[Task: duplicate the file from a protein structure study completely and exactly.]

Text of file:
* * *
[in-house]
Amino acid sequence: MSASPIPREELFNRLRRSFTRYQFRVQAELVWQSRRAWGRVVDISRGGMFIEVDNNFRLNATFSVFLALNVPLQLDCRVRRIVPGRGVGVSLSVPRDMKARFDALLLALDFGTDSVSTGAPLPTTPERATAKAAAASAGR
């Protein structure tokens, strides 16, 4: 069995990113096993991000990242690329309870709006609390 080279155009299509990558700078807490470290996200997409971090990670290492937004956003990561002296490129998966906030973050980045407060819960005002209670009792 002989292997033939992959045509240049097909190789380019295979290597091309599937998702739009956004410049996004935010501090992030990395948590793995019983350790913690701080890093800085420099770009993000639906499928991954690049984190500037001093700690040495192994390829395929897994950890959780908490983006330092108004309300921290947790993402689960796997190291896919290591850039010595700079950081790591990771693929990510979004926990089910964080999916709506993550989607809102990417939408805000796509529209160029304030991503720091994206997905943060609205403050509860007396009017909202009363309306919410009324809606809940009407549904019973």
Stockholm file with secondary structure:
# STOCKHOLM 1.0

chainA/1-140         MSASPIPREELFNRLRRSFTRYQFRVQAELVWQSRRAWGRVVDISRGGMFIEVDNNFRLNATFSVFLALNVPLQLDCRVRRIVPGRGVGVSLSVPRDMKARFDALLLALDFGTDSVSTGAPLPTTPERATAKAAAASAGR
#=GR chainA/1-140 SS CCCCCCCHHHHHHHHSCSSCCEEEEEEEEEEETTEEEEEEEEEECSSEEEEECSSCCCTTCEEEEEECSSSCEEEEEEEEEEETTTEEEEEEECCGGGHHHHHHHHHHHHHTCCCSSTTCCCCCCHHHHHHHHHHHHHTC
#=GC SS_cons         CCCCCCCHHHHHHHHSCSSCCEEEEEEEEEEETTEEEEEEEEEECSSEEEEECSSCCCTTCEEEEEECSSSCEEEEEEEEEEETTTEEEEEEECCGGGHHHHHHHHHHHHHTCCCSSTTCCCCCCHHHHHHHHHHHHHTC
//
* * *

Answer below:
[in-house]
Amino acid sequence: MSASPIPREELFNRLRRSFTRYQFRVQAELVWQSRRAWGRVVDISRGGMFIEVDNNFRLNATFSVFLALNVPLQLDCRVRRIVPGRGVGVSLSVPRDMKARFDALLLALDFGTDSVSTGAPLPTTPERATAKAAAASAGR
């Protein structure tokens, strides 16, 4: 069995990113096993991000990242690329309870709006609390 080279155009299509990558700078807490470290996200997409971090990670290492937004956003990561002296490129998966906030973050980045407060819960005002209670009792 002989292997033939992959045509240049097909190789380019295979290597091309599937998702739009956004410049996004935010501090992030990395948590793995019983350790913690701080890093800085420099770009993000639906499928991954690049984190500037001093700690040495192994390829395929897994950890959780908490983006330092108004309300921290947790993402689960796997190291896919290591850039010595700079950081790591990771693929990510979004926990089910964080999916709506993550989607809102990417939408805000796509529209160029304030991503720091994206997905943060609205403050509860007396009017909202009363309306919410009324809606809940009407549904019973």
Stockholm file with secondary structure:
# STOCKHOLM 1.0

chainA/1-140         MSASPIPREELFNRLRRSFTRYQFRVQAELVWQSRRAWGRVVDISRGGMFIEVDNNFRLNATFSVFLALNVPLQLDCRVRRIVPGRGVGVSLSVPRDMKARFDALLLALDFGTDSVSTGAPLPTTPERATAKAAAASAGR
#=GR chainA/1-140 SS CCCCCCCHHHHHHHHSCSSCCEEEEEEEEEEETTEEEEEEEEEECSSEEEEECSSCCCTTCEEEEEECSSSCEEEEEEEEEEETTTEEEEEEECCGGGHHHHHHHHHHHHHTCCCSSTTCCCCCCHHHHHHHHHHHHHTC
#=GC SS_cons         CCCCCCCHHHHHHHHSCSSCCEEEEEEEEEEETTEEEEEEEEEECSSEEEEECSSCCCTTCEEEEEECSSSCEEEEEEEEEEETTTEEEEEEECCGGGHHHHHHHHHHHHHTCCCSSTTCCCCCCHHHHHHHHHHHHHTC
//